1. Work out where in the aircraft windscreen the horizon line lies in straight & level flight. This is the height of the pilot’s eyes above the glare shield where it meets the windscreen. Either make a clear mental picture, or find some, non-permanent, way of marking the line on the windscreen. Tip: get a thin strip of white sticky tape and lay it on top of the instrument binnacle so it reflects in the windscreen, move the tape backwards or forwards until it coincides with the horizon in straight & level flight. Another way is to use white tape to mark one or both of the diagonal struts inside the A22LS windscreen. This line becomes your main reference marker for your initial aim point.
2. On final approach, line up your reference marker with an aim point about 60 metres down the runway from the threshold. Using elevator, keep the reference mark lined up with this aim point. Maintain 50 knots with throttle. Note: this is just your aim point, it is also the point of intended touchdown.
3. Determine a flare point about 20 metres closer to you than your aim point – ie about 40 metres down the runway from the threshold. Together with the pilot’s line of sight towards the aim point, the flare point creates a visual fix. In other words, the flare point is visible, rather than being a guess of height. When this point disappears from your sight below the glare shield, reduce power to idle if needed and begin a 4-second flare to land. An easy way to do this is to raise your eyes from the windscreen/instrument panel joint towards the far end of the runway and gently pull back on the elevator as you do so, mentally counting 1001 – 1002 – 1003 – 1004. The wheels should touch down on the count of 1004 about 60-100 metres from the runway threshold at a speed of about 35-40 knots. Hold off the nose wheel as long as possible and gently brake to walking pace before exiting the runway.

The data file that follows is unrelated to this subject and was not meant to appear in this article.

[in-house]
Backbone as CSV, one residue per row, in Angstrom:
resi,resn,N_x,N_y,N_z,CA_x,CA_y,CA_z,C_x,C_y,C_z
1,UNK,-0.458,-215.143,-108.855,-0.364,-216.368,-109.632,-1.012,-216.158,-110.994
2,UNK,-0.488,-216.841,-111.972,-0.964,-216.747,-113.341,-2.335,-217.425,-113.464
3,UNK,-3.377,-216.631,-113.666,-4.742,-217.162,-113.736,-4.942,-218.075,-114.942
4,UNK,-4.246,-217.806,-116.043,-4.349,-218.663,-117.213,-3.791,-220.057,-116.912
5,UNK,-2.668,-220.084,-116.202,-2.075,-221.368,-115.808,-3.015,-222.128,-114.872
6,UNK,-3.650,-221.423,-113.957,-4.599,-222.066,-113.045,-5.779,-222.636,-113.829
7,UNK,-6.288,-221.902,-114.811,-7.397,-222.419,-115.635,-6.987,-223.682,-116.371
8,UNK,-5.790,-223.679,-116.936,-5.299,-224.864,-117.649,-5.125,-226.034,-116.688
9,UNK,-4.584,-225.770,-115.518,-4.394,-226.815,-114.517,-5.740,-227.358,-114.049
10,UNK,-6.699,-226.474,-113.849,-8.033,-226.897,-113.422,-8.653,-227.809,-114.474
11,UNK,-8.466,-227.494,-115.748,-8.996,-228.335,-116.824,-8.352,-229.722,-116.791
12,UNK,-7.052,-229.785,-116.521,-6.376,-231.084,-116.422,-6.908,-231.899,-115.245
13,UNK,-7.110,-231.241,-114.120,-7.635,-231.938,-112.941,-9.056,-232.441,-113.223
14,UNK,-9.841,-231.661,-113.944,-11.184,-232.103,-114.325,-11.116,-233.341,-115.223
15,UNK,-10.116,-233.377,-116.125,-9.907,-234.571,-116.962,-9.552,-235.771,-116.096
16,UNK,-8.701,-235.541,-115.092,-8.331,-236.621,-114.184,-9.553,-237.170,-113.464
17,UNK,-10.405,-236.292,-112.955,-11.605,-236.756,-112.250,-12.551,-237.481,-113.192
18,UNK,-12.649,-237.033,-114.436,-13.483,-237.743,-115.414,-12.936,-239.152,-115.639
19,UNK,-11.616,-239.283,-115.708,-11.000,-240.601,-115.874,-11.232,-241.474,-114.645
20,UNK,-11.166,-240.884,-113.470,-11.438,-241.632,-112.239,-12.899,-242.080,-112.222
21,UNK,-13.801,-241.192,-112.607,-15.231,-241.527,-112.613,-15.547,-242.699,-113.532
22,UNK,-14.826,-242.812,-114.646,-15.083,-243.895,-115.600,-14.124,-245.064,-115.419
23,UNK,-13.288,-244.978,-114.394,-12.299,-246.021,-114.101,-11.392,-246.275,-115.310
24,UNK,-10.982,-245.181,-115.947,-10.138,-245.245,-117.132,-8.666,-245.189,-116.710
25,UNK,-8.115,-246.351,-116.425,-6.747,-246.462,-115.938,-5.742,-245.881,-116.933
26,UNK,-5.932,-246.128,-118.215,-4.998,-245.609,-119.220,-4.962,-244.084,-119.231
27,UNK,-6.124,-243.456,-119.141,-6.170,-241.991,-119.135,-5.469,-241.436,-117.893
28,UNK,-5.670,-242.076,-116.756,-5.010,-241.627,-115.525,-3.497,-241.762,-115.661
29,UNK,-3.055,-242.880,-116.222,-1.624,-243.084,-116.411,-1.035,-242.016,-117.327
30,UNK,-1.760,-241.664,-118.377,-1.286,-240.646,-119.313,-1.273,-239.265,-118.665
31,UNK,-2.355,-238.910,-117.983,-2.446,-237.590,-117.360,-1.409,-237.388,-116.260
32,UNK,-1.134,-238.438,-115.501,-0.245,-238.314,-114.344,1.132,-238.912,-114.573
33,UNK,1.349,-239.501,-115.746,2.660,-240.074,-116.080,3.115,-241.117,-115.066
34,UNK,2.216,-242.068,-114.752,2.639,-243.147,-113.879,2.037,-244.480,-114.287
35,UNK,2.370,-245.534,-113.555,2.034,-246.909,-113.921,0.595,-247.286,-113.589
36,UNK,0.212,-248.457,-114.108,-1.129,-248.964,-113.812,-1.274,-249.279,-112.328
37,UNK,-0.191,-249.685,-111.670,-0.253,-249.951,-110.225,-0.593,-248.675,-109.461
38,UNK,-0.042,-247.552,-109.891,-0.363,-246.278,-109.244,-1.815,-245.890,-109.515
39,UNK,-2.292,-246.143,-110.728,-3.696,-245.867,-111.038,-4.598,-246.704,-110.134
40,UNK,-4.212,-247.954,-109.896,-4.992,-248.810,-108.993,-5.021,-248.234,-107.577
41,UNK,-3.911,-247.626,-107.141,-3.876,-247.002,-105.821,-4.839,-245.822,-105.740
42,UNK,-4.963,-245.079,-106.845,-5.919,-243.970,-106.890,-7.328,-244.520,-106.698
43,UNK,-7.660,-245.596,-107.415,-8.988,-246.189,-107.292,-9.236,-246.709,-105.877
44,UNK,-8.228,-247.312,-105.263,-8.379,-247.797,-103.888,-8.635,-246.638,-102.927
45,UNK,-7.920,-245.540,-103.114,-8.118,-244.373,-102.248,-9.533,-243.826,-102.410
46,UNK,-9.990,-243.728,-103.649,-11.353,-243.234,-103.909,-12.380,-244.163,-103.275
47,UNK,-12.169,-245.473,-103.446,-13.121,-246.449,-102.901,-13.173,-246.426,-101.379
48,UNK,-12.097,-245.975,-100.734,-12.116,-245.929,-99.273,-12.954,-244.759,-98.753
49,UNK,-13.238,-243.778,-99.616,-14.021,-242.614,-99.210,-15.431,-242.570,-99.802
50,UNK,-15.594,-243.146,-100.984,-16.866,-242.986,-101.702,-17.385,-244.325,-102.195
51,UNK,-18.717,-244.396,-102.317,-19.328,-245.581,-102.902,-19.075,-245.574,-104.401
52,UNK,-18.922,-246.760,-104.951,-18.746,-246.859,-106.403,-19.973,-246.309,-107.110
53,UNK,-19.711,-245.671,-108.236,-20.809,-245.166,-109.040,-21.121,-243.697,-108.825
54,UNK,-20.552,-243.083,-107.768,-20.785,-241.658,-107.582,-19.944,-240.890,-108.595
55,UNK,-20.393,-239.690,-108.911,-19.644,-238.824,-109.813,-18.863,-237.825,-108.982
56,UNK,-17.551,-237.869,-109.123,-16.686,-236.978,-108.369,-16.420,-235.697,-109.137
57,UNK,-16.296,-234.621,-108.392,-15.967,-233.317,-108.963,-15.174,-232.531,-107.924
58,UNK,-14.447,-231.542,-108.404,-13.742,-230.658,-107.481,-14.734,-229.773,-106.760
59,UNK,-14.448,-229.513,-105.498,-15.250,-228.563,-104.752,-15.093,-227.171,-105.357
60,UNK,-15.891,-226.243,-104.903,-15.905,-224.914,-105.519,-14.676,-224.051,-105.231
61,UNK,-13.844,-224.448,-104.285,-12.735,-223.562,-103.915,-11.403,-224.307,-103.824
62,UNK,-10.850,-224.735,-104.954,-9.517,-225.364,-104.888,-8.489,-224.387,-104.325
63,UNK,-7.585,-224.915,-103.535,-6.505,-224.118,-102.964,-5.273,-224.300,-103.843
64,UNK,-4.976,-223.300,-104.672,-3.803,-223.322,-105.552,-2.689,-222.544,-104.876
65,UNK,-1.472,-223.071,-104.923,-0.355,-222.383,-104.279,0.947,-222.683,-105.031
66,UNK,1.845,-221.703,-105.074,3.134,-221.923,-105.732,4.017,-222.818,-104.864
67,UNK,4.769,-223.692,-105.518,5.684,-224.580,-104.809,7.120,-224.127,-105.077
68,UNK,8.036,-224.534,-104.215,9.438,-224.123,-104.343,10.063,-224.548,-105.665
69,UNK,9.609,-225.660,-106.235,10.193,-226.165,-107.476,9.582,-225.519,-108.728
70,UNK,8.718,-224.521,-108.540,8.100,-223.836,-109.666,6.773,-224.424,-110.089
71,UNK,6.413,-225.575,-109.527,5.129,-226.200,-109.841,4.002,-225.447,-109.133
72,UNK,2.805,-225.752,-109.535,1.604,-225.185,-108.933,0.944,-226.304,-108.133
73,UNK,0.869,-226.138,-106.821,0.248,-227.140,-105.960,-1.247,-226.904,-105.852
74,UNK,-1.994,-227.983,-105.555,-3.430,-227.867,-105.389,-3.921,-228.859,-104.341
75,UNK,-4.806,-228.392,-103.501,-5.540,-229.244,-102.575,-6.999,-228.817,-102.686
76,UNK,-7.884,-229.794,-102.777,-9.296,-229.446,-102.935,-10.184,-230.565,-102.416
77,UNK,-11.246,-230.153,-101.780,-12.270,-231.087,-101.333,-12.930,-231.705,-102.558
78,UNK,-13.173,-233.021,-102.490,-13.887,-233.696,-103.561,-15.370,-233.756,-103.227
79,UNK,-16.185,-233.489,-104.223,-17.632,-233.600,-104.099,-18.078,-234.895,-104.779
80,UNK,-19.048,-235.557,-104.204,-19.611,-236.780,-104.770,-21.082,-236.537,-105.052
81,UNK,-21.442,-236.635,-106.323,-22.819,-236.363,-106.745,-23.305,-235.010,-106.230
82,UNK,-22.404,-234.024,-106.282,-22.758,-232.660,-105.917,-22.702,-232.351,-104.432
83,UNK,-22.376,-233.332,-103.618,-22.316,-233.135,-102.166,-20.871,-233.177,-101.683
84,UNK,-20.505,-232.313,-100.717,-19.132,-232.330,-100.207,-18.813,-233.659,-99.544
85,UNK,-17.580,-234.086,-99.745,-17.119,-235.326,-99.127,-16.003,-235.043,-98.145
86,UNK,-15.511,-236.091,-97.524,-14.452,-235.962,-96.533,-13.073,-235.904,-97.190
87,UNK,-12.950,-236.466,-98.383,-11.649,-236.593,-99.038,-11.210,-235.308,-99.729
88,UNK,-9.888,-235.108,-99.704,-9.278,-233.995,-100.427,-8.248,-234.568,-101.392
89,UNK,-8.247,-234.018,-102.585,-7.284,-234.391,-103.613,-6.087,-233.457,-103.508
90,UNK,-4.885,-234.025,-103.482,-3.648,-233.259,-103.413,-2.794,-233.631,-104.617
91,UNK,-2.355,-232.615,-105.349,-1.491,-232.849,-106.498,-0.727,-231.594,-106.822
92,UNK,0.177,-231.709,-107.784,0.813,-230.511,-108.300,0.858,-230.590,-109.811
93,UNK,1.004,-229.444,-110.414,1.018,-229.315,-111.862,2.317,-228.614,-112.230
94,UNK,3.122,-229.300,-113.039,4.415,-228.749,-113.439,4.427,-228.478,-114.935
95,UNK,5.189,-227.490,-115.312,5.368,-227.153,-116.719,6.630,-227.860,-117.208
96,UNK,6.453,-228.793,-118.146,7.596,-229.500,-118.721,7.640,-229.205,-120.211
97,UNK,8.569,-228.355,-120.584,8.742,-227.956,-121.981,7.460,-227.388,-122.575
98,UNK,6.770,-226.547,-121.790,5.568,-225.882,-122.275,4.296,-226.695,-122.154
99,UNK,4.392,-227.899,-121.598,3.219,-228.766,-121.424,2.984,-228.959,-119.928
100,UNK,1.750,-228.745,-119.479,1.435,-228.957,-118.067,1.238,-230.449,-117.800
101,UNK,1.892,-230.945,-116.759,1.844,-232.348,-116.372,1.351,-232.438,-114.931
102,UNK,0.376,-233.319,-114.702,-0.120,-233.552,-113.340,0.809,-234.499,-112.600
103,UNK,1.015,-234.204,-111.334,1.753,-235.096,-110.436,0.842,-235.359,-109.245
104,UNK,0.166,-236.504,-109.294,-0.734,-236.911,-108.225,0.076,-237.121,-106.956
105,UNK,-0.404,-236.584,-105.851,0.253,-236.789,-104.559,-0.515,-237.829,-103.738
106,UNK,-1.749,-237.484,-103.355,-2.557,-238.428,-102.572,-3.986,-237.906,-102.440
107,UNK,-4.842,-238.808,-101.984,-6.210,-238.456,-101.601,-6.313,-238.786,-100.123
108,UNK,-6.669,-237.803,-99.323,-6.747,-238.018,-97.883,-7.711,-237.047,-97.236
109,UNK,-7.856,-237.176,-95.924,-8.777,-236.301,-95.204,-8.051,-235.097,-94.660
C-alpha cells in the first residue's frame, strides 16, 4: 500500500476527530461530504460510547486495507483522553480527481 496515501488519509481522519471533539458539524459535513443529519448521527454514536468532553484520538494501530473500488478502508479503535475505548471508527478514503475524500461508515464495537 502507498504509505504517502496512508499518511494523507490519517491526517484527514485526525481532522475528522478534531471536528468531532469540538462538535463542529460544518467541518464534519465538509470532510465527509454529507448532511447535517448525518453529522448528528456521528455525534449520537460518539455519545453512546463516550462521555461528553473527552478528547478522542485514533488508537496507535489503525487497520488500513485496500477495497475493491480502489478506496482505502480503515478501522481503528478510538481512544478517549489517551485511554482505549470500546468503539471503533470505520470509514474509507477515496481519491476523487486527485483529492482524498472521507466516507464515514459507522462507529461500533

There are a few provisos:
– these figures only apply to A22LS and A32 Vixxen aircraft. Different aircraft will have different aim point and flare distances!
– if the runway has painted lines, be sure you know how long they are before using them for your calculations! For example, at Tyabb the distance between the start of the keys and the top of the runway heading numbers is 100 feet – about 30 metres.
– if there are no distance markers on the runway – for example if it’s a grass or dirt strip – you’re going to have to estimate aim and flare points based on experience. If it’s your own strip, you can white-paint rocks or other solid objects and place them to each side of the runway at the measured distances.
– it doesn’t matter whether you use flap or not, using this process the aim and flare distance points are the same.
– the distances in 1-3 above assume a 4 degree approach angle and no obstructions at the approach end of the runway. A sharper angle of approach will reduce the figures.
– this system applies to landings on runways which are level r have an up or down slope; if you can follow the maths, the aim and flare points remain the same.
– distances will change if you want to achieve a very short landing or want to 3-point a tail dragger.
– crosswind landings are easily accommodated.
– runway width is no longer a distracting factor, as you are not just relying on a guess of flare height.
We don’t currently have a Foxbat or Vixxen demonstrator, so I have only been able to try this system on a Glasair Sportsman. In three landings it was starting to work OK – even though the aircraft is a taildragger, so it has somewhat different distances from the Foxbat for aim and flare points. Hopefully, we will be able to try it on an A22 and/or A32 soon and will report back.
Meanwhile, if you own a Foxbat or Vixxen, give it a try – I’d be very interested to hear/read your feedback.
*The Jacobson Flare has been demonstrated, since 1985, to work well on a wide range of aircraft. Full details can be found in the Jacobson Flare App in App stores. Many thanks to David for his patience in talking to the mathematically unwashed! For more information, click here to see the Jacobson Flare website.